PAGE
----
The man who was so influential in making Foxwoods Resort the success that it became has been chosen to guide the Seneca Nation of Indians in the development of the Niagara Falls Convention and Civic Center.
Mickey Brown, the former chief executive officer of the casino built in Connecticut by the Mashantucket Pequot Indians, has been named CEO of the new Seneca Niagara Falls Gaming Corp. He will be responsible to oversee the design, construction, opening and operation of the Seneca Casino in the Niagara Falls project.
A former regulator with the New Jersey Casino Control Commission, Brown has been credited with blending the wishes of the Pequots and the budgetary needs of the State of Connecticut in creating the agreement that permitted Foxwoods to install slot machines. The original gaming compact involved all forms of gaming except slots.
As Brown tells the story, he was having dinner one night in a Connecticut restaurant when he noticed a dismayed aide to Gov. Lowell Weicker at another table. When asked why he was so glum, the aide said he had just left the governor who was completely frustrated in finding ways to balance the state’s budget, a constitutional requirement.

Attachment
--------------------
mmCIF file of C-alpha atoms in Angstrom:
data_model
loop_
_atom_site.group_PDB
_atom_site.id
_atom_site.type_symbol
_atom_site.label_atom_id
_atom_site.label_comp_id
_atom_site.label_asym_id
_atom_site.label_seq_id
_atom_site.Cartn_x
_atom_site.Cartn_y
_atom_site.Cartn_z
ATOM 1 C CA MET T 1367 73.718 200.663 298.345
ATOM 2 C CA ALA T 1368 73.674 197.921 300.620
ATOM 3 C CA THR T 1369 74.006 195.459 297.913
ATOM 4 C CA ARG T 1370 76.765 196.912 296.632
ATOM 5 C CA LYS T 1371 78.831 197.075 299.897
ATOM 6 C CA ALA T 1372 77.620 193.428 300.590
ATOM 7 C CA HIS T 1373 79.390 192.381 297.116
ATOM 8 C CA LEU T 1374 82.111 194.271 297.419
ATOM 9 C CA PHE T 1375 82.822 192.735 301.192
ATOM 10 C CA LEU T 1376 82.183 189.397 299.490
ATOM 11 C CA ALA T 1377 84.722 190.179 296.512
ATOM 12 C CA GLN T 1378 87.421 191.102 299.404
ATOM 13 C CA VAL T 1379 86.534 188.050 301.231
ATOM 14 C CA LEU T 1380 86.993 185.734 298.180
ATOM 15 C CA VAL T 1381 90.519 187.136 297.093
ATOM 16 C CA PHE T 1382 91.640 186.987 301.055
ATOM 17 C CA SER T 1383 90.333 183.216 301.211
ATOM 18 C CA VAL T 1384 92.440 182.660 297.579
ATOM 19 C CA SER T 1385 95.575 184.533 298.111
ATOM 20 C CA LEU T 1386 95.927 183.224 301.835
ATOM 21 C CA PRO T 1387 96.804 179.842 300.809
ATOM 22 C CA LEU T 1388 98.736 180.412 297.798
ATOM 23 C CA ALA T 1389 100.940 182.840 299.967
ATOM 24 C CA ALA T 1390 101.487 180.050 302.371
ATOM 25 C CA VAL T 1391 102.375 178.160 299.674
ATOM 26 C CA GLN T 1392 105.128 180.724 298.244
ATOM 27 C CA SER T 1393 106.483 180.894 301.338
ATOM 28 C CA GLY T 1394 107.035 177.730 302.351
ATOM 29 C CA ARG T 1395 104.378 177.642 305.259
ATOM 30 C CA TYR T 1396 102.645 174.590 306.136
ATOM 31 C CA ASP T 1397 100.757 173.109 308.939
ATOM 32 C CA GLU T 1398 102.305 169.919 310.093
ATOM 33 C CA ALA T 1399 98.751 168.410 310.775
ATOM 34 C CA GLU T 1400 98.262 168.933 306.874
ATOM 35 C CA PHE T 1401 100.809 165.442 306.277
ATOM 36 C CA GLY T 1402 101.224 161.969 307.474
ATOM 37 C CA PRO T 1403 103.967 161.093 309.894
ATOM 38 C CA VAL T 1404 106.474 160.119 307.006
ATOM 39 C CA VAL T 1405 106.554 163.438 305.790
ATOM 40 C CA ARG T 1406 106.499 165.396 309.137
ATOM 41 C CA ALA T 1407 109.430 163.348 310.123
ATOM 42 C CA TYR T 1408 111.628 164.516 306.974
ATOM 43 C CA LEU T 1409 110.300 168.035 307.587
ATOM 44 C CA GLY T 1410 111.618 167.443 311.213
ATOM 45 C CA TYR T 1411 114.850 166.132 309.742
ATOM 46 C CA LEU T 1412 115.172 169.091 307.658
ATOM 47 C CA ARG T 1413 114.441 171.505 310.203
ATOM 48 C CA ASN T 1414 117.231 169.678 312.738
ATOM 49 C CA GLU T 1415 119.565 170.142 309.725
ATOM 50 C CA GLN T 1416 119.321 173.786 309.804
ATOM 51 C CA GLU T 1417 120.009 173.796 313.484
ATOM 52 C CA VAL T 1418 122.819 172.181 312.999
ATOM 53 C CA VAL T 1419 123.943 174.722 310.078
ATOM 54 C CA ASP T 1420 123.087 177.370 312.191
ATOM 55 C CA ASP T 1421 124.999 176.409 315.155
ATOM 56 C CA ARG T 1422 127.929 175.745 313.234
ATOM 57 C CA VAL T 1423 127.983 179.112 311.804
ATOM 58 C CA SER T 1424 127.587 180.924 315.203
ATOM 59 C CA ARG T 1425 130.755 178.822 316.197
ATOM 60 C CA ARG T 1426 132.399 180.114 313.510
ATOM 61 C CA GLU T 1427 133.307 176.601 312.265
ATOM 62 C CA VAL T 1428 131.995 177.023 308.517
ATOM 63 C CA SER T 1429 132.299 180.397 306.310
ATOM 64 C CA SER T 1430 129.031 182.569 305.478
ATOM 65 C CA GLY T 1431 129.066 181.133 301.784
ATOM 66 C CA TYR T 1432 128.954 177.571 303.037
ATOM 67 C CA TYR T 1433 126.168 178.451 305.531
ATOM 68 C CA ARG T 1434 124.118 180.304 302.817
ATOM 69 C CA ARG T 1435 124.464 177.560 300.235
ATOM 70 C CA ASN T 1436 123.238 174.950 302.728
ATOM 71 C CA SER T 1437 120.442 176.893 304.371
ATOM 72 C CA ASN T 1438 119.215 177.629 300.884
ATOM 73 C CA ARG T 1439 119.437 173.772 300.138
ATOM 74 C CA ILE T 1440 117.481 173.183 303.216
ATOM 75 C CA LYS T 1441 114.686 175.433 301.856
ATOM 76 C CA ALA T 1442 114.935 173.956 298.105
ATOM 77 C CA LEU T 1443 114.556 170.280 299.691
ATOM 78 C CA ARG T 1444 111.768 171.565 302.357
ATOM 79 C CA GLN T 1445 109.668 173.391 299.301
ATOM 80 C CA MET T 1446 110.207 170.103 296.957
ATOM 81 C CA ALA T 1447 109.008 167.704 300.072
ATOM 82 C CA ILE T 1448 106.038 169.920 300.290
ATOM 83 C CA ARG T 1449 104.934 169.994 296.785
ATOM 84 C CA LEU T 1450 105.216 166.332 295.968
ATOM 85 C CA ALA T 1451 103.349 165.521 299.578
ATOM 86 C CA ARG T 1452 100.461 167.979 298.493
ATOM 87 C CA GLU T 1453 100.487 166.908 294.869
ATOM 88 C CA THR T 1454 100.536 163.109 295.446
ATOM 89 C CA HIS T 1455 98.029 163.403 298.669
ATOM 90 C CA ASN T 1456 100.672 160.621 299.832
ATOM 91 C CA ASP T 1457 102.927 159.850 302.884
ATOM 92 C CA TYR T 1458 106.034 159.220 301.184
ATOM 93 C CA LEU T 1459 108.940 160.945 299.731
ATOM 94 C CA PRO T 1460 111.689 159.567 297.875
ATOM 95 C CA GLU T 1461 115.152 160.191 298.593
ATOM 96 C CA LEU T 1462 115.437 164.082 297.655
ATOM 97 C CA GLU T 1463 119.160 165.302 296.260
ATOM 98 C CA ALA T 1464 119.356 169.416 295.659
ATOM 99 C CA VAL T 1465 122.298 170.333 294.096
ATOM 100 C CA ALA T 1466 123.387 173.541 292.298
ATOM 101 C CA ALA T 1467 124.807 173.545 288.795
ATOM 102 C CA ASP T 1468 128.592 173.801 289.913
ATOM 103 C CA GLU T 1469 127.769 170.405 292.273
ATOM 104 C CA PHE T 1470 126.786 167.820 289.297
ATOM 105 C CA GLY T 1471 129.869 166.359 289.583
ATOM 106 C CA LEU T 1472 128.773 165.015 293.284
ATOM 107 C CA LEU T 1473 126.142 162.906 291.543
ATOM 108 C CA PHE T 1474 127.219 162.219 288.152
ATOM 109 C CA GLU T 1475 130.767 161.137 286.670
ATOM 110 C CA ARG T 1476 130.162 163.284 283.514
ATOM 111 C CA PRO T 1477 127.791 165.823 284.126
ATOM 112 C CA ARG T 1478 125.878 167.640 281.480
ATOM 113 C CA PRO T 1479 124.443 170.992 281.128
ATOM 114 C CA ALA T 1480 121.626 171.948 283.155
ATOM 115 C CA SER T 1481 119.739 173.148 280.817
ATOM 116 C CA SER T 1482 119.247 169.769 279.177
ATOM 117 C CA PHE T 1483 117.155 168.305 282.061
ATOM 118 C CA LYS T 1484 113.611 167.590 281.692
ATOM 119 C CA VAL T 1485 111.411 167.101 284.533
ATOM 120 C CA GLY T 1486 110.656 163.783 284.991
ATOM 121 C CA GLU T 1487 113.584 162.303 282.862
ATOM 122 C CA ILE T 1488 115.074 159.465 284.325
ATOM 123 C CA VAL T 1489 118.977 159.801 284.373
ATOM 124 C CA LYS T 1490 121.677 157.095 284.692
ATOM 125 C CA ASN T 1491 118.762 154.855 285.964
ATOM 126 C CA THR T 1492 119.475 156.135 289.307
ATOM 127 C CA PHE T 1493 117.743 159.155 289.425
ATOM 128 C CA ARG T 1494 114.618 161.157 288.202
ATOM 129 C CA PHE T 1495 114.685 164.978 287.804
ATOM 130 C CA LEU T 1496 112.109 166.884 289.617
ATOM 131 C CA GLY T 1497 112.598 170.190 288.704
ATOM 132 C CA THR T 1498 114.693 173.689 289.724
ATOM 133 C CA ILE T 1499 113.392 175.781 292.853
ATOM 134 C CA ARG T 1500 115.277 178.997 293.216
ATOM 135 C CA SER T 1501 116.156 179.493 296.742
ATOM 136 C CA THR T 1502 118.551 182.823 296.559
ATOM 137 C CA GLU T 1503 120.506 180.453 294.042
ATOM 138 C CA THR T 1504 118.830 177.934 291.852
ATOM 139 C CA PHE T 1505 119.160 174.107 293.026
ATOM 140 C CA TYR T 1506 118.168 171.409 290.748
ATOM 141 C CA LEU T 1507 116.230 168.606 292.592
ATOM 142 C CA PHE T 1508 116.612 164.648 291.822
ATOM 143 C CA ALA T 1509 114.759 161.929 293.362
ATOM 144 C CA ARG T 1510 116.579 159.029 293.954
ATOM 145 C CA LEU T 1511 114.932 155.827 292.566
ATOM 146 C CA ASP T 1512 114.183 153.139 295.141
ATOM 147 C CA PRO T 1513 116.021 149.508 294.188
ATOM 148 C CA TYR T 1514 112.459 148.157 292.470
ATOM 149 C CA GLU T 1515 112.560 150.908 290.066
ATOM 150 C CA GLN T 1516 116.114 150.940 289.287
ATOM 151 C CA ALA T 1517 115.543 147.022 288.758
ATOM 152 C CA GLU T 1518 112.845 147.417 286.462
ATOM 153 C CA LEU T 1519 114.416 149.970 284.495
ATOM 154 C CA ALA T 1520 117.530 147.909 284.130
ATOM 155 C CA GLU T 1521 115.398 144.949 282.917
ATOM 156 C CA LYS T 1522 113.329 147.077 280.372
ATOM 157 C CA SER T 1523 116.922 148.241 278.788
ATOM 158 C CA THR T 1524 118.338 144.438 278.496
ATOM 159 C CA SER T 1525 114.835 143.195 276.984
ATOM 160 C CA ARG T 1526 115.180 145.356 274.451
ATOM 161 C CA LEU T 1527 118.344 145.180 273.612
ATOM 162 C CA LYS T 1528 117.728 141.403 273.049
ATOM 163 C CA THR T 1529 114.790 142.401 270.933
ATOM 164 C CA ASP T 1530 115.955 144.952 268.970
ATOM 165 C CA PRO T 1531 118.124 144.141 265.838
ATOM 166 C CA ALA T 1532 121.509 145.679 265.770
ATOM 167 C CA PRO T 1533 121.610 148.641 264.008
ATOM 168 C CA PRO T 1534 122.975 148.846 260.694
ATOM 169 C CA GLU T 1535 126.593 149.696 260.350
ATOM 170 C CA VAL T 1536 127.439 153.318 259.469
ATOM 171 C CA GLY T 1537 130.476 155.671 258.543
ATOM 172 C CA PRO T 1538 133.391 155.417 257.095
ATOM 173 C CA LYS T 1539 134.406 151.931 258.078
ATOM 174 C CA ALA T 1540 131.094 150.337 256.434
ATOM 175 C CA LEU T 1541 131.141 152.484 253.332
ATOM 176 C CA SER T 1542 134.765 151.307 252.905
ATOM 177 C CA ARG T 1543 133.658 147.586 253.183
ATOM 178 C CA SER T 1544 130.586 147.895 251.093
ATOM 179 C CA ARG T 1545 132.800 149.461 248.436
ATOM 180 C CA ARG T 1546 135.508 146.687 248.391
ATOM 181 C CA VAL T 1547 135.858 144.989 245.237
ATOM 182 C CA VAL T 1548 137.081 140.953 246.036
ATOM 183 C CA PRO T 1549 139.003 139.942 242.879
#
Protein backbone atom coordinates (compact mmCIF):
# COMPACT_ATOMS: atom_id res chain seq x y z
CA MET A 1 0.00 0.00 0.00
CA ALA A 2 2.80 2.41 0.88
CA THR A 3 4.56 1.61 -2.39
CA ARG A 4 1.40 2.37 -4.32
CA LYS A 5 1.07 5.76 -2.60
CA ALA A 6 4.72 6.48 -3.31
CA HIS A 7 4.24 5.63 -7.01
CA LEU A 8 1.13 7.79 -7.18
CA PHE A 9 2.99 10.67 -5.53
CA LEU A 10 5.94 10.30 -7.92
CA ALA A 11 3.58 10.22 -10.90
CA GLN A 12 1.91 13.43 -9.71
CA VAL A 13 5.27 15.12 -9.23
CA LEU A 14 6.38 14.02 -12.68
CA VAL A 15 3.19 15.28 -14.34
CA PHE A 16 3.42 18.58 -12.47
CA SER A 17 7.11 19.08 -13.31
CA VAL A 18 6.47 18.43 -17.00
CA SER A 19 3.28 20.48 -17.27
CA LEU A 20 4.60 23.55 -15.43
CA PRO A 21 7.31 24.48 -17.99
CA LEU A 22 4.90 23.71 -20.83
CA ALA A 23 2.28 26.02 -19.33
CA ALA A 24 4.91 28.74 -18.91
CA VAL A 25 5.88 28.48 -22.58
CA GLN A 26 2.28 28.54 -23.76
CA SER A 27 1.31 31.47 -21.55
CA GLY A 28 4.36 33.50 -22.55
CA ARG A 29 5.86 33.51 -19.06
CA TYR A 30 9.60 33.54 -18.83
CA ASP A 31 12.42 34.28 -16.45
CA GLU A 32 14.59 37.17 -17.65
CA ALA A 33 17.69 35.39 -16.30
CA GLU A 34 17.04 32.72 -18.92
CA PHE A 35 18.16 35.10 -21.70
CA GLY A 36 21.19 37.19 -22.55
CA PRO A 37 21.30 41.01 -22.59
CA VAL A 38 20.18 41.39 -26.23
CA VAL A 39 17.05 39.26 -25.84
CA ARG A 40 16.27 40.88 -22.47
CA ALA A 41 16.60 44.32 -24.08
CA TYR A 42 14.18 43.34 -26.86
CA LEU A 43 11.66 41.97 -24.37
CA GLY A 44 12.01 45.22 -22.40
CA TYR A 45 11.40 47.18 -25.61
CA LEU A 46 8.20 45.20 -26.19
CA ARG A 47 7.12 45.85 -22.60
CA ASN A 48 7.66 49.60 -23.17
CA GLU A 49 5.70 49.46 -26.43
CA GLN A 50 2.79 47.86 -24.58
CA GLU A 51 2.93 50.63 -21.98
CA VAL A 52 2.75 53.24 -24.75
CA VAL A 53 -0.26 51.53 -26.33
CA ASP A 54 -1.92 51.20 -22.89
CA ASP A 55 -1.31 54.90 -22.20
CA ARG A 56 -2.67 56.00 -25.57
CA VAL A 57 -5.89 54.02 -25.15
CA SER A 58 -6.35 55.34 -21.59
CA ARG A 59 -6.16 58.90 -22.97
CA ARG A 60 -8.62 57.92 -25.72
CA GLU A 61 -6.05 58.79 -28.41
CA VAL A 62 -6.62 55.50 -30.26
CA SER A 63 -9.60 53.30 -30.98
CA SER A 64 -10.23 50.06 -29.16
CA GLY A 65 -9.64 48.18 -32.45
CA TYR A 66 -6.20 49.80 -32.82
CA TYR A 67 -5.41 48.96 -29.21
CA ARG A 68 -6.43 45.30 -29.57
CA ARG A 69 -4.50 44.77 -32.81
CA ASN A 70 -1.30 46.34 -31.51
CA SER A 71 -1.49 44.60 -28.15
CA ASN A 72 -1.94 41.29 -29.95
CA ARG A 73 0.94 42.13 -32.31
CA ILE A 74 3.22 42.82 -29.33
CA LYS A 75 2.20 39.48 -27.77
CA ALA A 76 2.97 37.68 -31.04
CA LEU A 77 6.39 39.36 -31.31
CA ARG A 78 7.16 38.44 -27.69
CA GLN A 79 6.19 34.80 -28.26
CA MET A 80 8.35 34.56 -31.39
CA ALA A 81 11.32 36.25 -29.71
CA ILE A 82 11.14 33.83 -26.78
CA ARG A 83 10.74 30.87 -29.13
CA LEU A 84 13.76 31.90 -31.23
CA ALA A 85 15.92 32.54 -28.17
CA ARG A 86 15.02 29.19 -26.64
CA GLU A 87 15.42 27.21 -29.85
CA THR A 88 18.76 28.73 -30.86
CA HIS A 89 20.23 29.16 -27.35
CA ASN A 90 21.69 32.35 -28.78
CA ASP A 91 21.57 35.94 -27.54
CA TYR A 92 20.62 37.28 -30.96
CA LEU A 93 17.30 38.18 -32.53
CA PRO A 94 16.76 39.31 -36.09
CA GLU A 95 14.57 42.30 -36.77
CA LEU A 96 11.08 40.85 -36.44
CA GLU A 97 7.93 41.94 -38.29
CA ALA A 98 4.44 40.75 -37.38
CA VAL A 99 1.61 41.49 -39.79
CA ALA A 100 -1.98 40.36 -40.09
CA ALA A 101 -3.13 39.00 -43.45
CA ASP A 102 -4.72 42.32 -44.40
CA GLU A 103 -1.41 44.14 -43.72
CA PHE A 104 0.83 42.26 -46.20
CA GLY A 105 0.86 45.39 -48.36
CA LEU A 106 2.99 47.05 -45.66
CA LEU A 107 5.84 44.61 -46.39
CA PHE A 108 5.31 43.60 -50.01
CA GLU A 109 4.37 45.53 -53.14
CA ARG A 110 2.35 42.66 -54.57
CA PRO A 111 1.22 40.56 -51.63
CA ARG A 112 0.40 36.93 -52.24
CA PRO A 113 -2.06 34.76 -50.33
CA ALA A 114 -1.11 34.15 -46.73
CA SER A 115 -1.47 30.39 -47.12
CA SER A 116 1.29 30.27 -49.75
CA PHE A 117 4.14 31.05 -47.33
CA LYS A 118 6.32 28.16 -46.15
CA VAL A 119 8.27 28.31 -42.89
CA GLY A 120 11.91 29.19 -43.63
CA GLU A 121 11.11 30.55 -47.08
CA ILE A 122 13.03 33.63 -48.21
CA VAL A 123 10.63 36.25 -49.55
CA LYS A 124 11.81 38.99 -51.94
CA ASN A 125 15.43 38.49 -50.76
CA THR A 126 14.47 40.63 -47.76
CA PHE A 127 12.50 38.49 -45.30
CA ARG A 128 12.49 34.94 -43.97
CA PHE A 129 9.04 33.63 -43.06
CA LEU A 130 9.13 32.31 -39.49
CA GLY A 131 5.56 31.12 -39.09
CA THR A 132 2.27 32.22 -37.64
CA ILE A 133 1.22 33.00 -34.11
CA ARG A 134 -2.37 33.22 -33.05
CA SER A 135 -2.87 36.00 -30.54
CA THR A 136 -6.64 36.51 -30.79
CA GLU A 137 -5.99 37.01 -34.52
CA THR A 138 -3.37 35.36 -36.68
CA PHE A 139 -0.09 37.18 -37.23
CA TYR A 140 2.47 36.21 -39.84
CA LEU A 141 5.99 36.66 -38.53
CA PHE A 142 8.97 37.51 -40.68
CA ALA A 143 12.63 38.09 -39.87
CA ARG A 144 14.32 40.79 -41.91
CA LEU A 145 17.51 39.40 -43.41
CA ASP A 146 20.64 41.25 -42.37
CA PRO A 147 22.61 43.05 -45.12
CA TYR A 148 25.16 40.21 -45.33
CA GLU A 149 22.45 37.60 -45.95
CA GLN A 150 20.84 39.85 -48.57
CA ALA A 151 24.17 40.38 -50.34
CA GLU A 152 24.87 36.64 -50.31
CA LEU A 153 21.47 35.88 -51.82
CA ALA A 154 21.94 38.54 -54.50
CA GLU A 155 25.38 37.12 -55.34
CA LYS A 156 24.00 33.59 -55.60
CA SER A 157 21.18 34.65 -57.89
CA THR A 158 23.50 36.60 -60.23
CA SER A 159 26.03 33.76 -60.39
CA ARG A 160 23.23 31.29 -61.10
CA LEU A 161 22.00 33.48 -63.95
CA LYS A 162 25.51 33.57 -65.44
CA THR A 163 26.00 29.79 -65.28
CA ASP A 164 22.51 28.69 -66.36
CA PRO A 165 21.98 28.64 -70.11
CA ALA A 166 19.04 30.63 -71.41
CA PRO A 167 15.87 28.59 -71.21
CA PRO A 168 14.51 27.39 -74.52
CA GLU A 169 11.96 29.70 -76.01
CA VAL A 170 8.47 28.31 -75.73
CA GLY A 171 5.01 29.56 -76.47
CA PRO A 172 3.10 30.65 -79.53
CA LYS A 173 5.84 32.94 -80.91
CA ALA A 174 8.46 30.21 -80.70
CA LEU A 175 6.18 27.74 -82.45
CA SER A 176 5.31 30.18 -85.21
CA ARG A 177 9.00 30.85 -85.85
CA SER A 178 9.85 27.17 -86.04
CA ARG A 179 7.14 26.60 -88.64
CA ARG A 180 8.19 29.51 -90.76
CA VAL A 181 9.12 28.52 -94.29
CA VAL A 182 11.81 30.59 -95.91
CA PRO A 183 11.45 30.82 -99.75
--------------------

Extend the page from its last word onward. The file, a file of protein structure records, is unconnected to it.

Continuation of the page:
Brown was told that the deficit would run about $100 million. Gambling on his understanding of the gaming market, Brown came up with the idea for the casino to have exclusive rights to the operation of slot machines and for the Indians to share the proceeds with the state.
Just in case the state’s 25% cut fell short of the budget’s needs, Brown said the Pequots would guarantee that the state would be paid its $100 million annually. In other words, he said, the state would get its 25% share or $100 million per year, whichever was larger.
The aide was overwhelmed! He ran to a telephone and passed along the offer to Gov. Weicker who immediately accepted.
The deal continues to this day except for one modification. The Pequots agreed to modify the agreement to permit its neighbors the Mohegan Tribe to offer slots at its casino as long as it too paid the 25% tax to the state.